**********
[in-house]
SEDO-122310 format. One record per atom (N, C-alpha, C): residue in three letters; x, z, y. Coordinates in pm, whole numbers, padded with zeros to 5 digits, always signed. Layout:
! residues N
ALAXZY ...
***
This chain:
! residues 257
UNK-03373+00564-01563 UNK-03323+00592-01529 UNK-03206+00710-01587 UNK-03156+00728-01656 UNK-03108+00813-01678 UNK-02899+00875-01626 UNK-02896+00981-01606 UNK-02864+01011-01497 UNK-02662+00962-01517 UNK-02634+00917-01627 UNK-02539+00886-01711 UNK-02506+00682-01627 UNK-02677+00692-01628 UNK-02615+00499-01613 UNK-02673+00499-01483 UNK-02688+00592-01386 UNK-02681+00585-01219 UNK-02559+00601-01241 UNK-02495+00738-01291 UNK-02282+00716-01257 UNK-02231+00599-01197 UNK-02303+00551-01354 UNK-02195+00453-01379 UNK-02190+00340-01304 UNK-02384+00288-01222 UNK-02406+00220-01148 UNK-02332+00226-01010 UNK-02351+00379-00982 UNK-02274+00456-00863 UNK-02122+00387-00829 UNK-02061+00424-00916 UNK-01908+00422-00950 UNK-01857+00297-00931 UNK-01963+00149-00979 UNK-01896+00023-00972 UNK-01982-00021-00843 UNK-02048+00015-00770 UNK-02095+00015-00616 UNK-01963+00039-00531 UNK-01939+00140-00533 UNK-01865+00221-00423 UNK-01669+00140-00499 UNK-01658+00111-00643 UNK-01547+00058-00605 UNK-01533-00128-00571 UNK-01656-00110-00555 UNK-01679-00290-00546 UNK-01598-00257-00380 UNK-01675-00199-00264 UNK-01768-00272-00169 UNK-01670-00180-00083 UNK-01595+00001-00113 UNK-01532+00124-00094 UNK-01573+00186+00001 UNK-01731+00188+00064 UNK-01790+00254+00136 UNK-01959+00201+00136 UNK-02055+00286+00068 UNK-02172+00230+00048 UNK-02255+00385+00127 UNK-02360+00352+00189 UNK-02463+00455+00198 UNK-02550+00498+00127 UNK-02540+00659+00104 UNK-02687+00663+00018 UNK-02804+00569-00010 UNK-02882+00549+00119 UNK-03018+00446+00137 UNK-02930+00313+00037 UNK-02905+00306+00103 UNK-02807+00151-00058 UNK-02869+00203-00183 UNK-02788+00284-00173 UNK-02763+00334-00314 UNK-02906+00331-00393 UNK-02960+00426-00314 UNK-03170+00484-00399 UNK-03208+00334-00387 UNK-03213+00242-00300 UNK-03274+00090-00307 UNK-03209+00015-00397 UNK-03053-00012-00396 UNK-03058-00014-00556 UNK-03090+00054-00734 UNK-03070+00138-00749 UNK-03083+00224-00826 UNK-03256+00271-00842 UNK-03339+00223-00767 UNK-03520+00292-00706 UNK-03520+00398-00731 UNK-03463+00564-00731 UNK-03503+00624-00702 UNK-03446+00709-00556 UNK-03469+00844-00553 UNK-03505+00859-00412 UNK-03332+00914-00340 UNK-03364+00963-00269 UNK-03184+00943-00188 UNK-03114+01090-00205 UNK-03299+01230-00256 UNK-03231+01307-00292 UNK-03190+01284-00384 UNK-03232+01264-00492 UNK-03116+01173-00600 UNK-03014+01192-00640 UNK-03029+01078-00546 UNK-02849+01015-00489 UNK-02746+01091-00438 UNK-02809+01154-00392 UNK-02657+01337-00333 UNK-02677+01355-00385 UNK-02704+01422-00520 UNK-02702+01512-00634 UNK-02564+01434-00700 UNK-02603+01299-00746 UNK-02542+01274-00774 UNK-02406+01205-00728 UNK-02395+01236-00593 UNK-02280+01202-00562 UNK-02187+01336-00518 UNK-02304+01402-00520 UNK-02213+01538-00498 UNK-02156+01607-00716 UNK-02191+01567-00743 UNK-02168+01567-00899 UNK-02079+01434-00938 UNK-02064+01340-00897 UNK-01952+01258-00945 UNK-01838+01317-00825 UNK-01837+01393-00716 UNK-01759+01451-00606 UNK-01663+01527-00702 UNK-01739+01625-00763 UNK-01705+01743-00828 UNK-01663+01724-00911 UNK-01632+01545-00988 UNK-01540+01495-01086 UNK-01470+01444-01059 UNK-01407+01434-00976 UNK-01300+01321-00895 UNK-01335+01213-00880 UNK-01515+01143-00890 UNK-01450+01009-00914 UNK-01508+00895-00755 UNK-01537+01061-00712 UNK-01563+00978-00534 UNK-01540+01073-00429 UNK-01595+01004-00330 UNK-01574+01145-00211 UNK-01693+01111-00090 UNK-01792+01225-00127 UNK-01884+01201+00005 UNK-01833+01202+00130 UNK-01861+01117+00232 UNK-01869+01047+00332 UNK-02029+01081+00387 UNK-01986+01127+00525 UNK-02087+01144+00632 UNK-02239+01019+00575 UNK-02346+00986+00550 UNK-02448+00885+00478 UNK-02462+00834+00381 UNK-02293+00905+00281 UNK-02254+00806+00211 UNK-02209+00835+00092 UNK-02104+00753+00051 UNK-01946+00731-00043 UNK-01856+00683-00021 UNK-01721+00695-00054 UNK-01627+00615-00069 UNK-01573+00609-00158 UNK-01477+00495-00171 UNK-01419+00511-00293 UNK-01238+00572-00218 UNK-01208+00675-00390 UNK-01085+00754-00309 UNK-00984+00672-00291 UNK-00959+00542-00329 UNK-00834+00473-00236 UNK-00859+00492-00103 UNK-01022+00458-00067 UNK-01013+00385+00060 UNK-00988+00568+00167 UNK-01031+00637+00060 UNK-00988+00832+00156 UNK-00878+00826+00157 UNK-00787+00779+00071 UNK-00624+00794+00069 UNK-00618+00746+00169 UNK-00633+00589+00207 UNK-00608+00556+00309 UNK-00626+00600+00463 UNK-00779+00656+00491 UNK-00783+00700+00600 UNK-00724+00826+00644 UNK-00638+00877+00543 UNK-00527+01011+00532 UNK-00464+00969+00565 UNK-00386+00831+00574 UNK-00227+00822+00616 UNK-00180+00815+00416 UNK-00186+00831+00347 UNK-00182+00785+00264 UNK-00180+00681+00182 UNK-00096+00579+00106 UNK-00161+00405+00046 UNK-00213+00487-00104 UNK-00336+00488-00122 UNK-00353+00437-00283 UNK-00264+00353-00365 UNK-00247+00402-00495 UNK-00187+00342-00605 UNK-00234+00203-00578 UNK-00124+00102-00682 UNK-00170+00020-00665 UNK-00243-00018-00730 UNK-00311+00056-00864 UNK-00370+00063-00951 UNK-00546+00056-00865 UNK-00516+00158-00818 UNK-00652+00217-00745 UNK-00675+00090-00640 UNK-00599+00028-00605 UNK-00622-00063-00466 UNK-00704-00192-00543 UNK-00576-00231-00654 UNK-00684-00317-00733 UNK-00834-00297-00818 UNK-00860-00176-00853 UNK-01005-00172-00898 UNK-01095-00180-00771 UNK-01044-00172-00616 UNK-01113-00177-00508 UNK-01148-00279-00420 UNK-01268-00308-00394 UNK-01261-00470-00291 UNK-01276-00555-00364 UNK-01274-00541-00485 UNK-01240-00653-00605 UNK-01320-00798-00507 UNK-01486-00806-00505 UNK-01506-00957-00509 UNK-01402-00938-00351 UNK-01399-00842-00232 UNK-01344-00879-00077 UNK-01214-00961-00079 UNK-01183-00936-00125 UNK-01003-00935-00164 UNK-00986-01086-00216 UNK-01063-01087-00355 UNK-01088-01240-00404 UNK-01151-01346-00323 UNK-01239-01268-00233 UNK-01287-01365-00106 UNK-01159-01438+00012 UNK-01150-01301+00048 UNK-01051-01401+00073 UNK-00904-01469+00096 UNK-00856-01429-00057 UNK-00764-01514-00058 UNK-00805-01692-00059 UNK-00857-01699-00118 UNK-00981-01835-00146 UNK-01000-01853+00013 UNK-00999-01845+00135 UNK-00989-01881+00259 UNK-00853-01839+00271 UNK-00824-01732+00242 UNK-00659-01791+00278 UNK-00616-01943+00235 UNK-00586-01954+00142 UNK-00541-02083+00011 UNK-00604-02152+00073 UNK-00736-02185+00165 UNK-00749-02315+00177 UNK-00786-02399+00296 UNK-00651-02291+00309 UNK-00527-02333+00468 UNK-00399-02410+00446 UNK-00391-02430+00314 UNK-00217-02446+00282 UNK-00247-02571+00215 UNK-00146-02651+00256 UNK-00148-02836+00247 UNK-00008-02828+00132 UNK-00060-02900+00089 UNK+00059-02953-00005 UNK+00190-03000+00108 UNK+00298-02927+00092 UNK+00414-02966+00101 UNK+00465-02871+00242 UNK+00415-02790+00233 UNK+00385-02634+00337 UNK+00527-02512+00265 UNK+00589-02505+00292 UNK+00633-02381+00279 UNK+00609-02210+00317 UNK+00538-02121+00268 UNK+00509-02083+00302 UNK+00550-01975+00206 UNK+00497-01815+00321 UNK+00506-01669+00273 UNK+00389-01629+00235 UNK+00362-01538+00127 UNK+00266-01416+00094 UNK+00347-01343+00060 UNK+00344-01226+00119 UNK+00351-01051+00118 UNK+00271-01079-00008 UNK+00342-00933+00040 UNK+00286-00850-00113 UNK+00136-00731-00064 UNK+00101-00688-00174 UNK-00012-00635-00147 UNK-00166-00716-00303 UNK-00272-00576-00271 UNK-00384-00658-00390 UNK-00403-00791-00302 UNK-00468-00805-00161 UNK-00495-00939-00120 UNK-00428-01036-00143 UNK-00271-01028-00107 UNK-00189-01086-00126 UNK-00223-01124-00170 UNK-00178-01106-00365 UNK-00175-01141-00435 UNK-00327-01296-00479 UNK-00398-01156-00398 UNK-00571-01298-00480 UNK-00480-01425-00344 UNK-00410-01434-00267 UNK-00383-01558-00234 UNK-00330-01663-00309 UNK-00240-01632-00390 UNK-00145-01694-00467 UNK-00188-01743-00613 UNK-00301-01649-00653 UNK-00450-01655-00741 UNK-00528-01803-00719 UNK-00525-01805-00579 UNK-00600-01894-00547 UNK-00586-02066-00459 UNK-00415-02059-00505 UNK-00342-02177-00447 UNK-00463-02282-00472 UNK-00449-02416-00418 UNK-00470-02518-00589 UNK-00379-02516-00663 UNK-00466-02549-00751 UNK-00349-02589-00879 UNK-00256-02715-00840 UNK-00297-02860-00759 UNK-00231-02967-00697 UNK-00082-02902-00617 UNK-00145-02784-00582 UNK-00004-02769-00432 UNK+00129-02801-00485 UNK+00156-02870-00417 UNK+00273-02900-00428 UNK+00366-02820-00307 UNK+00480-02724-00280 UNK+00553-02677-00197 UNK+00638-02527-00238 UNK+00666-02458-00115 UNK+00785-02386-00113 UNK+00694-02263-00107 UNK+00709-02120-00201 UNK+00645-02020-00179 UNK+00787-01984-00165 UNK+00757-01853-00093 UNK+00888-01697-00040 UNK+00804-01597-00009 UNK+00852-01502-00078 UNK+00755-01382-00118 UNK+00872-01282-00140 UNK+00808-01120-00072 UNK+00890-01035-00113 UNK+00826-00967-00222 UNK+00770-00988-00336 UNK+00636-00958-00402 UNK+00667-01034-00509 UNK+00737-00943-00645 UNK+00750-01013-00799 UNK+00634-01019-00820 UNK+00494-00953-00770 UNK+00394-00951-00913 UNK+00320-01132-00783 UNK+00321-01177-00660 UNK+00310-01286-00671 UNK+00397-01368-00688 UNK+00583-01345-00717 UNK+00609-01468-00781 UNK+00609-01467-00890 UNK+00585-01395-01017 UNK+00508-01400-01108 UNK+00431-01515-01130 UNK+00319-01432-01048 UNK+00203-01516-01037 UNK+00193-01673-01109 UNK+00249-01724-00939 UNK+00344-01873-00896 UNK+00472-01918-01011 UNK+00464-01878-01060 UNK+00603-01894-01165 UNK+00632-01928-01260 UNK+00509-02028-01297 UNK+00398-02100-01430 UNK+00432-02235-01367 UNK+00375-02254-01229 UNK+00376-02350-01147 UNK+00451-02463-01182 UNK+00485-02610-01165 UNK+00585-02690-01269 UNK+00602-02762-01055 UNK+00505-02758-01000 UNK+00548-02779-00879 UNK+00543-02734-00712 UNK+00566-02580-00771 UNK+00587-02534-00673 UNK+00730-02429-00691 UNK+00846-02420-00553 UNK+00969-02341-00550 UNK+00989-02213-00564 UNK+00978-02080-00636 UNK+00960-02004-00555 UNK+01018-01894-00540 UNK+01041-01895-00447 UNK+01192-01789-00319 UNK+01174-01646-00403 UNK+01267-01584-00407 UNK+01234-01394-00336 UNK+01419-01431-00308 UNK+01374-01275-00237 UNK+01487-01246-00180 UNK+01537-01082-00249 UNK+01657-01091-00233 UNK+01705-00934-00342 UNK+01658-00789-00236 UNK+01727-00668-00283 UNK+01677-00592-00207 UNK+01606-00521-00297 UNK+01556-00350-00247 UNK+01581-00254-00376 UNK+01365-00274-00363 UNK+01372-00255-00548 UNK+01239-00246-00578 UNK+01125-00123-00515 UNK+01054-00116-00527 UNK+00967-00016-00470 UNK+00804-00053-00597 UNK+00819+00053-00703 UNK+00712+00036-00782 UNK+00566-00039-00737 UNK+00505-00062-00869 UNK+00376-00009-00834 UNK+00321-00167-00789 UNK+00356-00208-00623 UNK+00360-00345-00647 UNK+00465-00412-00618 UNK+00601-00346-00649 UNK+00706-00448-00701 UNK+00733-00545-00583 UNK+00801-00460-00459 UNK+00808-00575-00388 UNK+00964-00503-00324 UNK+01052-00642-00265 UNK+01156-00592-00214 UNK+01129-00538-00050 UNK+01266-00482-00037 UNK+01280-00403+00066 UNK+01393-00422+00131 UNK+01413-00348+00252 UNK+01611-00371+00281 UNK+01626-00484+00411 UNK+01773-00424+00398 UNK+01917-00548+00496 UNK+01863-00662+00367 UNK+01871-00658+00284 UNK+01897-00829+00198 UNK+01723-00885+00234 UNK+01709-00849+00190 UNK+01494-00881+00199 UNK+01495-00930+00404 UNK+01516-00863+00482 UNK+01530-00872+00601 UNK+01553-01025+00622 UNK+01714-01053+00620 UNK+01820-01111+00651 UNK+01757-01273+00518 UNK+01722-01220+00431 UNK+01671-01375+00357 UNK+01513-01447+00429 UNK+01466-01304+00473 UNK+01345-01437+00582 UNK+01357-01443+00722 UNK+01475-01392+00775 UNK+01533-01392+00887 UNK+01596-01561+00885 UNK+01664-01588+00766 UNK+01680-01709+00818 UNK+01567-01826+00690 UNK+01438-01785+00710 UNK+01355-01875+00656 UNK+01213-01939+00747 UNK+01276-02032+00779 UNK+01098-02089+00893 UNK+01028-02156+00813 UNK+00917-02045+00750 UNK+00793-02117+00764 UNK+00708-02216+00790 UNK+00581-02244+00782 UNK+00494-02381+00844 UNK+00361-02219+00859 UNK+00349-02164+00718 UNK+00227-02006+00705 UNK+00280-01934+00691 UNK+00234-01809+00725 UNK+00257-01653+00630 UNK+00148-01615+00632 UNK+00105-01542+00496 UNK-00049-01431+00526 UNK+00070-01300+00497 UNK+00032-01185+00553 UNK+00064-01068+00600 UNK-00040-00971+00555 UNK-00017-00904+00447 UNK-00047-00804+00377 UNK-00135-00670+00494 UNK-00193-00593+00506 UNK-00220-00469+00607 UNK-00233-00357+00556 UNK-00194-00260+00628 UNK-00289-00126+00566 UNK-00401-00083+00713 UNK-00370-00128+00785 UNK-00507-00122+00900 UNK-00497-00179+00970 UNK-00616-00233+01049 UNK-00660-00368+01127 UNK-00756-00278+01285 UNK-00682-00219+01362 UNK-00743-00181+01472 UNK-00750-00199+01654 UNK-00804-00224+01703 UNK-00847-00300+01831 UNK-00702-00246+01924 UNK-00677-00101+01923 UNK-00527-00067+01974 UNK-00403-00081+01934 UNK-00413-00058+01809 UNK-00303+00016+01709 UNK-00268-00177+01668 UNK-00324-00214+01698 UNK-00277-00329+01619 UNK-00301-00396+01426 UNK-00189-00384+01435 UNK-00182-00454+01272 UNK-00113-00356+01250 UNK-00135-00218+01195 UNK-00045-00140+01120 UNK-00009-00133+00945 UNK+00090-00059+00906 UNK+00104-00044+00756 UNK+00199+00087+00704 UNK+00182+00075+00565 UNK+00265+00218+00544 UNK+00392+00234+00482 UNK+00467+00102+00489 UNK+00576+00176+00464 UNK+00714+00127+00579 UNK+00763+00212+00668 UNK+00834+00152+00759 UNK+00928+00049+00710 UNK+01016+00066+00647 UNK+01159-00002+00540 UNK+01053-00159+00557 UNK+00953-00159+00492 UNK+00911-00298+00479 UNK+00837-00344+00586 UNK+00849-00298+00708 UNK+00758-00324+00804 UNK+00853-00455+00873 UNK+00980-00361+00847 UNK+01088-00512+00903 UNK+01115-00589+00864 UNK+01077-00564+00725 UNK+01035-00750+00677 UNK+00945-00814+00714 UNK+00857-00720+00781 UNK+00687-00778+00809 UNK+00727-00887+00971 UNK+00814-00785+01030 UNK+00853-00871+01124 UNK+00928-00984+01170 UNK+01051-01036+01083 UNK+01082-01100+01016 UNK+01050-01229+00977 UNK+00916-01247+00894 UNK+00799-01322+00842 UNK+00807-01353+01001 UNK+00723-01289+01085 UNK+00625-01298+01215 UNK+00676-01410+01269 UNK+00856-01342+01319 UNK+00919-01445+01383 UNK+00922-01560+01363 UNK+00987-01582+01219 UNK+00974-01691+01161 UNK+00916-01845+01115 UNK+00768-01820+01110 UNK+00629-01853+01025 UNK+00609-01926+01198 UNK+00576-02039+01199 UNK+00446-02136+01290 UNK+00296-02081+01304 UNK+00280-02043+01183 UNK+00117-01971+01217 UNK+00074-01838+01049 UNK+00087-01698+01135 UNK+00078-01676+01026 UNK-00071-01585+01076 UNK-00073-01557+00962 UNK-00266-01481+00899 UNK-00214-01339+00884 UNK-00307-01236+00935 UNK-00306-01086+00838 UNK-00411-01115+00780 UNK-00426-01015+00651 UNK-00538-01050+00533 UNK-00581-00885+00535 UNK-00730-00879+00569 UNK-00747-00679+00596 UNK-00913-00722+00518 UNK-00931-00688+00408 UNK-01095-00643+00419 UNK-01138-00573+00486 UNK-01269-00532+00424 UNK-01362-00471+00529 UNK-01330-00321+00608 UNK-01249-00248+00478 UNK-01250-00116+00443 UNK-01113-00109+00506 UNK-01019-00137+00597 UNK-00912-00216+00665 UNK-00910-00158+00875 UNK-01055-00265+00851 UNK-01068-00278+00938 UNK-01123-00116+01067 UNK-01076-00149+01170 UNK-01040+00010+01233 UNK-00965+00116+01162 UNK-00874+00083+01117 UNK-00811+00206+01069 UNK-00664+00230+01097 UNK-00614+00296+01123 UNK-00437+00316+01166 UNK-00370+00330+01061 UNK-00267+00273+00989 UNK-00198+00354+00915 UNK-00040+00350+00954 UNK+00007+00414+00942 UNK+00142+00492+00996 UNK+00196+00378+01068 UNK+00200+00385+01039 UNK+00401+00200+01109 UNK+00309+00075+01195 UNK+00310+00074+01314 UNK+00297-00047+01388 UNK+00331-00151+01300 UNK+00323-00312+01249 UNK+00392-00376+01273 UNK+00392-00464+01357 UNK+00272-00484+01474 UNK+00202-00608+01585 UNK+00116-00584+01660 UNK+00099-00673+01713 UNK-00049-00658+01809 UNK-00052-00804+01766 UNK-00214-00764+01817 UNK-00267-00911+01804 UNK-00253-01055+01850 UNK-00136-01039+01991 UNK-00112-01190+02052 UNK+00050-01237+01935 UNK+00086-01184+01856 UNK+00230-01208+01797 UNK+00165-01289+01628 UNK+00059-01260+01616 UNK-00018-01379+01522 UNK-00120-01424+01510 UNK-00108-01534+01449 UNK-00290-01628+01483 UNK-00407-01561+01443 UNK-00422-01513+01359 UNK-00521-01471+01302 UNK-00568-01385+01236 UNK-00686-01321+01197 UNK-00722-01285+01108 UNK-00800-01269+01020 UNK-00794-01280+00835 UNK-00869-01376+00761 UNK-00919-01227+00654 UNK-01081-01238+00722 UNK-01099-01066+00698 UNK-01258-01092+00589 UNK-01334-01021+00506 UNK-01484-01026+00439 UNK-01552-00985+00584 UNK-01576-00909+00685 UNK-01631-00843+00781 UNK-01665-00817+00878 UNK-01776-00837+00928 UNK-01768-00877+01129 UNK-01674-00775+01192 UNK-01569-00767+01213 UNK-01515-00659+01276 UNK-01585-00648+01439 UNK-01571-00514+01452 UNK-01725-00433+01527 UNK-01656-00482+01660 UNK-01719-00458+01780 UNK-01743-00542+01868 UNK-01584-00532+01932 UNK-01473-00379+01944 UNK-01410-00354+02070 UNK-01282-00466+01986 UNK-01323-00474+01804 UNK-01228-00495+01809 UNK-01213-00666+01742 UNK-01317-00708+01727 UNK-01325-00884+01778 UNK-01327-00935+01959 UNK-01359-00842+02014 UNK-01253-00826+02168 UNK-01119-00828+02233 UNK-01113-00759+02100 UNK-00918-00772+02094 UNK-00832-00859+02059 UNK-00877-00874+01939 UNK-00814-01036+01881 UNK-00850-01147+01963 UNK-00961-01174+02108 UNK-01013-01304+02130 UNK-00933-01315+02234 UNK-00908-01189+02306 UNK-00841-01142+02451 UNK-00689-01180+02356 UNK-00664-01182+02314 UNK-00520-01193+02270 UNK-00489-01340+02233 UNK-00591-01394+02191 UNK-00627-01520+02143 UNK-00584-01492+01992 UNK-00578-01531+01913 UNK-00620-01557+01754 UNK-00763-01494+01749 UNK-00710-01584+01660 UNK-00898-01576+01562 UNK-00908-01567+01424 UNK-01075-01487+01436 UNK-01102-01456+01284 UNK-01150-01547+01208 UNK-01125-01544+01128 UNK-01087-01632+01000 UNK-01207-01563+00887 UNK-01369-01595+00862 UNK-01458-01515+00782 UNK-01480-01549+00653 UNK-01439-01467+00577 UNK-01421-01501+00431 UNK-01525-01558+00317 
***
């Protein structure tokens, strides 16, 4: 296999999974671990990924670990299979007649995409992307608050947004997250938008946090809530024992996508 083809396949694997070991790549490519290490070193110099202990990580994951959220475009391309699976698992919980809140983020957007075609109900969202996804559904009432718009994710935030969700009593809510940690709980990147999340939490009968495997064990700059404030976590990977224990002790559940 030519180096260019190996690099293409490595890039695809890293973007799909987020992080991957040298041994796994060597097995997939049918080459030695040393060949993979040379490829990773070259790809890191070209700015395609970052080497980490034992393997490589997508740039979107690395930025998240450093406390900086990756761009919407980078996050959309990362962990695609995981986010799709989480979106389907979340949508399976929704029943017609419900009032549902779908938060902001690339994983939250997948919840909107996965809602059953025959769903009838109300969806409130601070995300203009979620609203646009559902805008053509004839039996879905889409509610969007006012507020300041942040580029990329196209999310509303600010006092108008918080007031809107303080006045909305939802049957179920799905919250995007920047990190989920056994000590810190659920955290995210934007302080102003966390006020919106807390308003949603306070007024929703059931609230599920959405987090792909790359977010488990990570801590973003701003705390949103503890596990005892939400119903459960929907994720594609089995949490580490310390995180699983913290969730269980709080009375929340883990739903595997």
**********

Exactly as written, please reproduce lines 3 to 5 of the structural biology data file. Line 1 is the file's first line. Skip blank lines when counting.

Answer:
! residues N
ALAXZY ...
***